The Centers for Disease Control and Prevention recently issued a warning about the deadly Zika virus.
The mosquito-borne infection has been ravaging South America and has managed to penetrate Florida and other southern states in the United States.
To date, 1,300 reported cases of Zika have popped up in the U.S. in at least 44 states.
Zika is especially deadly for pregnant women as the virus can cause brain deformities for developing fetuses.
“It can cause brain deformities, vision problems, and other defects that may require lifelong care,” said CDC acting director Dr. Anne Schuchat in a conference call with reporters. “The problems are not always evident at birth.”
Conservative Tribune reports:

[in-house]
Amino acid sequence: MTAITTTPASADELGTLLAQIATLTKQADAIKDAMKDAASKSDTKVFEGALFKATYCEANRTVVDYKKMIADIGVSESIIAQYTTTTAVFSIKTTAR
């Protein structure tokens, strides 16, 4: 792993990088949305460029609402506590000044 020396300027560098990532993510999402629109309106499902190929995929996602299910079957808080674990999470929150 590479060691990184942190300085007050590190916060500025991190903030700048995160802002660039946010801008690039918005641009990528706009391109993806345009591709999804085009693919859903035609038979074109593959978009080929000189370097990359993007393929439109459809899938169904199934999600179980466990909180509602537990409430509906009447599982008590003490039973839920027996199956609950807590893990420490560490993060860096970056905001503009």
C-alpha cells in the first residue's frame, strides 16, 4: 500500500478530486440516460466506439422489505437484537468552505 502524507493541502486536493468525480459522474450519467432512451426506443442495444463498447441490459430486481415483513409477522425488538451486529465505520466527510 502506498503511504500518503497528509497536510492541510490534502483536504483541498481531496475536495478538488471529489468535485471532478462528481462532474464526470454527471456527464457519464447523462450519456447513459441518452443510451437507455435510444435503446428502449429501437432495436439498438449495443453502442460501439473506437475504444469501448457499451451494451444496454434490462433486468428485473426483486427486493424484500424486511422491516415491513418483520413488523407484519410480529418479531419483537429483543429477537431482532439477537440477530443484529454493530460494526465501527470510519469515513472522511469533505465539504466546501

Margaret Honein, a co-leader for the CDC Zika Response Team’s Pregnancy and Birth Defects Task Force, spoke with NPR about the report and what people could do to mitigate the risk of becoming infected by the virus.
Honein stressed that while there were plenty of cases of Zika in the United States and some reports of babies being born with Zika-related birth defects, virtually all of those cases had originated outside of the U.S.
She also made clear that just because a pregnant woman contracts the virus, that doesn’t automatically mean that her infant will be born with birth defects.
If you recently traveled to South America and believe you are suffering from Zika, you should visit a nearby hospital immediately.